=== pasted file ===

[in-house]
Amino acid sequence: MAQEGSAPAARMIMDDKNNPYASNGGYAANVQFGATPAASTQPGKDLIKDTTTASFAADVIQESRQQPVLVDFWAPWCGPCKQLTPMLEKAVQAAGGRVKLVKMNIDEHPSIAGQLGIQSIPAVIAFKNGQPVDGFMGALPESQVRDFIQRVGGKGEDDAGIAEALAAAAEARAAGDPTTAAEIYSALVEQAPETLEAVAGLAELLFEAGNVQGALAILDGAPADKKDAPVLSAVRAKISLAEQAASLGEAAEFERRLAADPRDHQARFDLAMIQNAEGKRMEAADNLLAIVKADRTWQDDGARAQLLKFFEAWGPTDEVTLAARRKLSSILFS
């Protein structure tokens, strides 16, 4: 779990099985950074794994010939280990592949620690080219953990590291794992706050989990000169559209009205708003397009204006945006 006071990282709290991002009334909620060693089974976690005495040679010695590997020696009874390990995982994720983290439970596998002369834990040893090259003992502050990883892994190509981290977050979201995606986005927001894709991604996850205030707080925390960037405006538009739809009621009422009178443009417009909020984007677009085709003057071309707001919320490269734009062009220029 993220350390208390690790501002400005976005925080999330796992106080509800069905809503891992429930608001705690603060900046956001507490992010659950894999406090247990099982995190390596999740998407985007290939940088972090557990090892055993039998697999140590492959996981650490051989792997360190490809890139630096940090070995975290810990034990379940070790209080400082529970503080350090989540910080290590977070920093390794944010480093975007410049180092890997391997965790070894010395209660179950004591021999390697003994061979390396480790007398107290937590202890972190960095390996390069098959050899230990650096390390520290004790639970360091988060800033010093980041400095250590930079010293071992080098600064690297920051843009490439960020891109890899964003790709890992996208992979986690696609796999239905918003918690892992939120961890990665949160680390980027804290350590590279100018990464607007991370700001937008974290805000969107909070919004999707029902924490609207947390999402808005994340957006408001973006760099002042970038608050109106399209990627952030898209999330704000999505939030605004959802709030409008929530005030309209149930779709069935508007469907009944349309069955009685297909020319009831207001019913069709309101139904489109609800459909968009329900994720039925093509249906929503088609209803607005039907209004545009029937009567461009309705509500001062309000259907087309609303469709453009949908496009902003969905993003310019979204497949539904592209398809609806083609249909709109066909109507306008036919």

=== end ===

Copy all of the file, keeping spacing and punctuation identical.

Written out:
[in-house]
Amino acid sequence: MAQEGSAPAARMIMDDKNNPYASNGGYAANVQFGATPAASTQPGKDLIKDTTTASFAADVIQESRQQPVLVDFWAPWCGPCKQLTPMLEKAVQAAGGRVKLVKMNIDEHPSIAGQLGIQSIPAVIAFKNGQPVDGFMGALPESQVRDFIQRVGGKGEDDAGIAEALAAAAEARAAGDPTTAAEIYSALVEQAPETLEAVAGLAELLFEAGNVQGALAILDGAPADKKDAPVLSAVRAKISLAEQAASLGEAAEFERRLAADPRDHQARFDLAMIQNAEGKRMEAADNLLAIVKADRTWQDDGARAQLLKFFEAWGPTDEVTLAARRKLSSILFS
């Protein structure tokens, strides 16, 4: 779990099985950074794994010939280990592949620690080219953990590291794992706050989990000169559209009205708003397009204006945006 006071990282709290991002009334909620060693089974976690005495040679010695590997020696009874390990995982994720983290439970596998002369834990040893090259003992502050990883892994190509981290977050979201995606986005927001894709991604996850205030707080925390960037405006538009739809009621009422009178443009417009909020984007677009085709003057071309707001919320490269734009062009220029 993220350390208390690790501002400005976005925080999330796992106080509800069905809503891992429930608001705690603060900046956001507490992010659950894999406090247990099982995190390596999740998407985007290939940088972090557990090892055993039998697999140590492959996981650490051989792997360190490809890139630096940090070995975290810990034990379940070790209080400082529970503080350090989540910080290590977070920093390794944010480093975007410049180092890997391997965790070894010395209660179950004591021999390697003994061979390396480790007398107290937590202890972190960095390996390069098959050899230990650096390390520290004790639970360091988060800033010093980041400095250590930079010293071992080098600064690297920051843009490439960020891109890899964003790709890992996208992979986690696609796999239905918003918690892992939120961890990665949160680390980027804290350590590279100018990464607007991370700001937008974290805000969107909070919004999707029902924490609207947390999402808005994340957006408001973006760099002042970038608050109106399209990627952030898209999330704000999505939030605004959802709030409008929530005030309209149930779709069935508007469907009944349309069955009685297909020319009831207001019913069709309101139904489109609800459909968009329900994720039925093509249906929503088609209803607005039907209004545009029937009567461009309705509500001062309000259907087309609303469709453009949908496009902003969905993003310019979204497949539904592209398809609806083609249909709109066909109507306008036919």